NASA’s Orion spacecraft clears key safety tests
- NASA’s Orion spacecraft has successfully passed a series of key safety tests as it prepares to take astronauts to deep space destinations like the Mars and Moon.
- The test was done specifically for critical safety systems.
- The launch abort system is an important part of making sure crew members stay safe on the launch pad and on their way to space.
- 17-foot tall motor was fired for five seconds.
- The test was successful as the motor produced enough thrust and thus qualifying for future missions with astronauts.
How the test was done
- A vertical test stand was used to fasten the motor and its nozzles were pointed toward the sky for the test. It had sufficient thrust to lift 66 large SUVs off the ground and helped qualify the system for future missions with astronauts.
- It was verified after the test that the motor is capable of firing within milliseconds when required and can work as expected under high temperatures.
- It was also evaluated during the test that how the parachute system that ensures the crew module can safely descend to Earth performs during a scenario in which an abort while on the launch pad is necessary.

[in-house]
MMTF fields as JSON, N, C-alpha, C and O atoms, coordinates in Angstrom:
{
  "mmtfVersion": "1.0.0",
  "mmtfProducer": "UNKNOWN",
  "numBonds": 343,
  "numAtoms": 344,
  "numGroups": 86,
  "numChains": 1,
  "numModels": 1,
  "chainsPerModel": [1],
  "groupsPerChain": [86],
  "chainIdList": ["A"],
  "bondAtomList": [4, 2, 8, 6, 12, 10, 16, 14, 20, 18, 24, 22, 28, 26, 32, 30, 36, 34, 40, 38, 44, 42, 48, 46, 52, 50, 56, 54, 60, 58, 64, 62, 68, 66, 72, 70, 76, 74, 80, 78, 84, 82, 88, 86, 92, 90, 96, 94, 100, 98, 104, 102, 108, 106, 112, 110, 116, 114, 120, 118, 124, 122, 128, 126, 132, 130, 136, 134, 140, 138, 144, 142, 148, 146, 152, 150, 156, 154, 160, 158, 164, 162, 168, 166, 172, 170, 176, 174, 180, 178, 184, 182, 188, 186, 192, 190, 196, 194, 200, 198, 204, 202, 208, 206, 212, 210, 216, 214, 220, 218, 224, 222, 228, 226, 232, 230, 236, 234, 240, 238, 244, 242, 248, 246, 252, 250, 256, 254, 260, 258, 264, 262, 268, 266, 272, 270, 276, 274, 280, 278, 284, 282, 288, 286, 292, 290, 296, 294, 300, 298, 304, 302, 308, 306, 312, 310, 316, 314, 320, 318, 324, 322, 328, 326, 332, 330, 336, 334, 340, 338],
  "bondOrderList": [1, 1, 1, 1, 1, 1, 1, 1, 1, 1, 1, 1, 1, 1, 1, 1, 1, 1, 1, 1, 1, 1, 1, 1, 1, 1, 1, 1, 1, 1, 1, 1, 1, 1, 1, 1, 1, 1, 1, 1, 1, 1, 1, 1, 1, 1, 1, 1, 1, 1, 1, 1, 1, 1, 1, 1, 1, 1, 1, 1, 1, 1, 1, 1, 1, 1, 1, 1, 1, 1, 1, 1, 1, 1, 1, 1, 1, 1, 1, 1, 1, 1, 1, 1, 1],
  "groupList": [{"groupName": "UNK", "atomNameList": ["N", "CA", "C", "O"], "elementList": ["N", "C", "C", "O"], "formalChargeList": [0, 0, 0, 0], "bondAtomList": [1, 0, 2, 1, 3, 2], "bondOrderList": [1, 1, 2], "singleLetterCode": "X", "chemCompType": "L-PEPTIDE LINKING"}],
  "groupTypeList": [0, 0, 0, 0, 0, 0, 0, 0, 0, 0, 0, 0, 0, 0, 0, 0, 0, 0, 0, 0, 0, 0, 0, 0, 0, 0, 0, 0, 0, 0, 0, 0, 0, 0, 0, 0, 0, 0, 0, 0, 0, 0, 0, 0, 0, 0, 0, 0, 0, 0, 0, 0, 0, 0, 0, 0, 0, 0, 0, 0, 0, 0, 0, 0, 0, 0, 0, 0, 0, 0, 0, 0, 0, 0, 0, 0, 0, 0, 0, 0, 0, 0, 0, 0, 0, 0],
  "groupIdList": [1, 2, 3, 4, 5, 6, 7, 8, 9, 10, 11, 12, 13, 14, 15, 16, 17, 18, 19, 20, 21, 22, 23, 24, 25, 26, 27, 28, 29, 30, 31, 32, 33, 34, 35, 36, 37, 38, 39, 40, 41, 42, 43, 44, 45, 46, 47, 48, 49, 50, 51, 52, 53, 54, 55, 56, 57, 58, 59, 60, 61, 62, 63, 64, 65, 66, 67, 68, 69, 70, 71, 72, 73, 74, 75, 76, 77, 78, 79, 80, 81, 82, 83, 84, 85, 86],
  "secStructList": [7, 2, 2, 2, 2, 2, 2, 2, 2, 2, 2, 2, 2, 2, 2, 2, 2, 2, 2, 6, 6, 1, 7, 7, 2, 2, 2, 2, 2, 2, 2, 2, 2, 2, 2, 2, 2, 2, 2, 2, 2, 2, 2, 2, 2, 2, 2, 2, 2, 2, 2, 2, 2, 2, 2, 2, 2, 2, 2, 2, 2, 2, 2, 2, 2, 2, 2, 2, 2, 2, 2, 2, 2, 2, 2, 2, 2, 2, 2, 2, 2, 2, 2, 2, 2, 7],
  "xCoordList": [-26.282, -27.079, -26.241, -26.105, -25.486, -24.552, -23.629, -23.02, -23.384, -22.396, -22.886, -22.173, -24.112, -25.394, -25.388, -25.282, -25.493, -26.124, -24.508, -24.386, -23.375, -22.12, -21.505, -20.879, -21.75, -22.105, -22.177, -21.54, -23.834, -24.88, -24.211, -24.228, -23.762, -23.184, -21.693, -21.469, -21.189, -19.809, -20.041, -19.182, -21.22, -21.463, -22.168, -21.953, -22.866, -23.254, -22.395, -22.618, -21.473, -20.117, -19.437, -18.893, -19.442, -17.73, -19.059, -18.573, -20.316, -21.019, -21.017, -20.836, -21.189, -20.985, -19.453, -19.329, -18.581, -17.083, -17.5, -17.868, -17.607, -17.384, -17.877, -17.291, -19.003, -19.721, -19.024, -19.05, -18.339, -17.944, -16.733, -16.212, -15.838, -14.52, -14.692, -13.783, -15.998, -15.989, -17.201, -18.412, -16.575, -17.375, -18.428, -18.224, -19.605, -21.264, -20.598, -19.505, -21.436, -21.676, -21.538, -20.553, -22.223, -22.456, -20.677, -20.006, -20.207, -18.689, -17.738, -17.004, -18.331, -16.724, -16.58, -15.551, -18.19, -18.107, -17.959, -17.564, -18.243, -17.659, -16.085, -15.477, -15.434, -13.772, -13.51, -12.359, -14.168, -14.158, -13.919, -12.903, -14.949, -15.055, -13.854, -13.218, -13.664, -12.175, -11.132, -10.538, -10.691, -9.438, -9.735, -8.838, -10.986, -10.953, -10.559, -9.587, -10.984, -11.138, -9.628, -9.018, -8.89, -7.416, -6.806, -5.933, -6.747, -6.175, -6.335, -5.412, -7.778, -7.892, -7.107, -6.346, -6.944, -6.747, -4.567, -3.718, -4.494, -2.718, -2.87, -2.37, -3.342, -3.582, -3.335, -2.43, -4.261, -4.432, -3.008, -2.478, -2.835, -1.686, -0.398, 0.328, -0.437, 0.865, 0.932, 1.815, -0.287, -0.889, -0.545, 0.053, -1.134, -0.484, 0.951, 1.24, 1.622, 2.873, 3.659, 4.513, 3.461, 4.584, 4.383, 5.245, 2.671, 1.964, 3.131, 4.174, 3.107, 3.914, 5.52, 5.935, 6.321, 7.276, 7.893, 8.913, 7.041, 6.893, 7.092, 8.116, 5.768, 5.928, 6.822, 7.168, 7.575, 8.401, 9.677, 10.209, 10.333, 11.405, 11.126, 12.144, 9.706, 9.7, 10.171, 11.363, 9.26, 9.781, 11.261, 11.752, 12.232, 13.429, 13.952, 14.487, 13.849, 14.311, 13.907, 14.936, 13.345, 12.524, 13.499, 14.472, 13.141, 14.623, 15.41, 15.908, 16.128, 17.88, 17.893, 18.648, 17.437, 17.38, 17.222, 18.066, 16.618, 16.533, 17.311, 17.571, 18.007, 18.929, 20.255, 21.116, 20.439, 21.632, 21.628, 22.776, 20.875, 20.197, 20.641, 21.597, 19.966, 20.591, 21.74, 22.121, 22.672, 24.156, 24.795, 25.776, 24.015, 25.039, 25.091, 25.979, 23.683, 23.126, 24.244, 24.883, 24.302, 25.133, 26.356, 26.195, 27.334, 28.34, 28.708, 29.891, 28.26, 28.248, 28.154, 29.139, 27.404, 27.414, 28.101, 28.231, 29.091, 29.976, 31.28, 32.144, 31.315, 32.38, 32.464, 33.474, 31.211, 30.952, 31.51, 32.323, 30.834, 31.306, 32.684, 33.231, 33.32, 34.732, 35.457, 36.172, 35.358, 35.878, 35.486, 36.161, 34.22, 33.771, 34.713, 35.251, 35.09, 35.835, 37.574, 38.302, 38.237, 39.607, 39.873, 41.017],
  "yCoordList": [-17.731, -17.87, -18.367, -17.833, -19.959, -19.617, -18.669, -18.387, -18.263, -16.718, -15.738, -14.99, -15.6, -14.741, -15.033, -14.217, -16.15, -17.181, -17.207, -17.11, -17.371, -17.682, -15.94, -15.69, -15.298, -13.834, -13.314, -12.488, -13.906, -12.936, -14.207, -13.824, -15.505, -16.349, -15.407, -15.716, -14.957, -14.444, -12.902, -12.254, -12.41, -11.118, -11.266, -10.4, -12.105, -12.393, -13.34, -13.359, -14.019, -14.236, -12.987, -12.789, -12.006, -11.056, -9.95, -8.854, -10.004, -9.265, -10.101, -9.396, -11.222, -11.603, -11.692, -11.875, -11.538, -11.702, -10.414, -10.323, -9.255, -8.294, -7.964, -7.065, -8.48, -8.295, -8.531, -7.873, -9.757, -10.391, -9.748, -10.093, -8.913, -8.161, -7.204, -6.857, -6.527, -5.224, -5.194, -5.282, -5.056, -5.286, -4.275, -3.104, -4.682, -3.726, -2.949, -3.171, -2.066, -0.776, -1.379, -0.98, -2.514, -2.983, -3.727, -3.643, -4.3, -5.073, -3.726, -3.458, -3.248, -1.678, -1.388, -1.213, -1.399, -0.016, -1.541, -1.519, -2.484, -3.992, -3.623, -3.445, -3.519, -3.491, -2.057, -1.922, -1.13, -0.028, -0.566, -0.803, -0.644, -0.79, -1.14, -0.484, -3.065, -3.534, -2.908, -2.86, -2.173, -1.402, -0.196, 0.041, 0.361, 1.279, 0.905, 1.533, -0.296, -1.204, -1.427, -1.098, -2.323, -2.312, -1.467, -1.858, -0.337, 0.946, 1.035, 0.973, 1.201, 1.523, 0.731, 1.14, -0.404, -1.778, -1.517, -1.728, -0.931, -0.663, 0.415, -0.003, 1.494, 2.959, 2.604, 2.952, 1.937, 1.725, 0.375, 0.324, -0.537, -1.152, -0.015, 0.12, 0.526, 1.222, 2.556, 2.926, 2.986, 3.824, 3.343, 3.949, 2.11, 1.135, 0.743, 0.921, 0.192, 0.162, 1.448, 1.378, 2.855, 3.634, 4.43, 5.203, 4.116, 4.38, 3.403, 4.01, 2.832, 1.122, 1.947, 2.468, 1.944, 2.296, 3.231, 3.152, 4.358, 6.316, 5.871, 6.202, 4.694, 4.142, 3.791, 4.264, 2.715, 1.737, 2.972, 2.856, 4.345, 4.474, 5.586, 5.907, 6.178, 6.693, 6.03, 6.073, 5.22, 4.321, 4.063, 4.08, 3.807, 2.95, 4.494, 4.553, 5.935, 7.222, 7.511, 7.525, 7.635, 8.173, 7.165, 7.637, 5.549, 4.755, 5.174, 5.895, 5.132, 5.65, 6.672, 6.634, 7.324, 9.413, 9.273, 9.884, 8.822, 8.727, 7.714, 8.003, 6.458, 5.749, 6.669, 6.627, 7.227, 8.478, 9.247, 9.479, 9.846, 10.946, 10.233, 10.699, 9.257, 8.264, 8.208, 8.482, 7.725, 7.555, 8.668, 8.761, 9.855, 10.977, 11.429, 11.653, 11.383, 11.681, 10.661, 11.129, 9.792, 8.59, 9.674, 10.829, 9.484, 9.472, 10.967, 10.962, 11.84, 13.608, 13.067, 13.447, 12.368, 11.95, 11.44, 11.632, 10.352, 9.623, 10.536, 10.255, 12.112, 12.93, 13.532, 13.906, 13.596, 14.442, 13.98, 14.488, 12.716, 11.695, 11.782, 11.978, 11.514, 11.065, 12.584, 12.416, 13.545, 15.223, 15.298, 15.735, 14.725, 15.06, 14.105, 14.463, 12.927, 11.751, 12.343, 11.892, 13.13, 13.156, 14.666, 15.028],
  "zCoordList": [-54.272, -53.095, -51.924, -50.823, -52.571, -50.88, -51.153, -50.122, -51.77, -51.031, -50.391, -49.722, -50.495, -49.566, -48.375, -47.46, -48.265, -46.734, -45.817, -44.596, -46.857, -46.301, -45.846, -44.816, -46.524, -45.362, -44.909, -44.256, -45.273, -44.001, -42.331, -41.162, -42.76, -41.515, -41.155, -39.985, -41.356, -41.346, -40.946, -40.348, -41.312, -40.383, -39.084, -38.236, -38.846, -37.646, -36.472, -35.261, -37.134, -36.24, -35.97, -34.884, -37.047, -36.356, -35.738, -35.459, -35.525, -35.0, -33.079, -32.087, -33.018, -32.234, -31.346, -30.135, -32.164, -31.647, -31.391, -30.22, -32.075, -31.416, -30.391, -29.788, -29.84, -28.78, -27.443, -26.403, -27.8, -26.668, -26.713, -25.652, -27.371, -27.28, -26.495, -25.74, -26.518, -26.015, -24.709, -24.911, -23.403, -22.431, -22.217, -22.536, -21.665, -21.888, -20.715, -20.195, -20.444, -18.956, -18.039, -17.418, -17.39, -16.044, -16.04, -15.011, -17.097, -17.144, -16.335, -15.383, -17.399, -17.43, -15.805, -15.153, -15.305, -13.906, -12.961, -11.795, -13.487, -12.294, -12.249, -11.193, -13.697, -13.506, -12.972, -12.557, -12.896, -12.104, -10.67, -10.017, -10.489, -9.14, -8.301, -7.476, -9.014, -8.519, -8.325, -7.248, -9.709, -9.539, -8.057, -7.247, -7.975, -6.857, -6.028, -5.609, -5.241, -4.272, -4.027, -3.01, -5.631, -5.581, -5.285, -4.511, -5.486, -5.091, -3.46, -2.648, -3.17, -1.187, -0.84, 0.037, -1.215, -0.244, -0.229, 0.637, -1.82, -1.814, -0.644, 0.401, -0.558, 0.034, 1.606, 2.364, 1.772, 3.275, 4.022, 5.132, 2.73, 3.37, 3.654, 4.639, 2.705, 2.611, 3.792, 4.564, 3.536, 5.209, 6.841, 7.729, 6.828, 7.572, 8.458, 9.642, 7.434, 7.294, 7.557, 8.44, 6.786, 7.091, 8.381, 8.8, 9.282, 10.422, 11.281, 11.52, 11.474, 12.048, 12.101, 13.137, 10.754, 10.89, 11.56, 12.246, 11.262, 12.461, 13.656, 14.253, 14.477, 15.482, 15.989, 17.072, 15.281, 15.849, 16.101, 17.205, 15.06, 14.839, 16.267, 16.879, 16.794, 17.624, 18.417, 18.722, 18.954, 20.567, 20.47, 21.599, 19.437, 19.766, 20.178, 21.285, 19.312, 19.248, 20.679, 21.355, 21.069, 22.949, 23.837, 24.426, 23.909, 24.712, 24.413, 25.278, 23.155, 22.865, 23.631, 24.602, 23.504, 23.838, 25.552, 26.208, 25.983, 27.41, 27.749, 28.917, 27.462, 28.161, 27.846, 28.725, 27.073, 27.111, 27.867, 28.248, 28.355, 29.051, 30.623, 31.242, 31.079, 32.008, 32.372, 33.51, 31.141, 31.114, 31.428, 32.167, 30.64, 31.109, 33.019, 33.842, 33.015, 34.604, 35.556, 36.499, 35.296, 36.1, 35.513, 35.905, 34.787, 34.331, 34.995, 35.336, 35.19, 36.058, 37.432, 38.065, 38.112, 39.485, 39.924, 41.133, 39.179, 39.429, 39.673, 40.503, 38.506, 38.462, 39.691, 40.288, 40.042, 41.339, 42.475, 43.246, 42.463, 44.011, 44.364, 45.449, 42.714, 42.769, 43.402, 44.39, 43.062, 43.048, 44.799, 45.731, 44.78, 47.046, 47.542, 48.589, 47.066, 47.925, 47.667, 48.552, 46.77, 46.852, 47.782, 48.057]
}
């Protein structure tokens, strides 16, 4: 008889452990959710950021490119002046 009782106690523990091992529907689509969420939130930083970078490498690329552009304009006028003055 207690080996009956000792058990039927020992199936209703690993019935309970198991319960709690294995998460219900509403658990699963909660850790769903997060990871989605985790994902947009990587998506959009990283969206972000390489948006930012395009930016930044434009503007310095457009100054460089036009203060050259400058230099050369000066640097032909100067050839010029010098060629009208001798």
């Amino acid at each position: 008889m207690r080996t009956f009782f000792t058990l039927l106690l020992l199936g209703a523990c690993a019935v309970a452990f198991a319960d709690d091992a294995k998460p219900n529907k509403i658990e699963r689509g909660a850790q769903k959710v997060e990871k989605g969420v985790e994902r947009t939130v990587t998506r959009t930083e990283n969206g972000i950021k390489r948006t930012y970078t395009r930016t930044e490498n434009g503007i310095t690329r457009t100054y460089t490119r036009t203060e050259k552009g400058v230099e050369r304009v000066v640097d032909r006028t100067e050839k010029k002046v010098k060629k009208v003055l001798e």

Special Features of the Spacecraft
- The abort motor propels the crew module away from the Space Launch System rocket in case of an emergency.
- It will also propel one of the three motors that will send the crew module to safe distance away from a failing rocket and orient it properly for a safe descent into the Atlantic Ocean if such a situation ever occurs.
- The system will customarily deploy 11 parachutes in a precise sequence to help slow the crew module down from high speeds for a relatively slow splashdown in the Pacific Ocean when Orion returns to Earth from deep space missions beyond the Moon.
- On May 24, 2011 the Orion Multi-purpose Crew Vehicle was announced to be built by NASA .
- The new spacecraft is currently under development. NASA has named the Orion spacecraft after the largest constellation in the night sky. NASA is building the Orion spacecraft by making use of its 50 years experience in spaceflight research and development.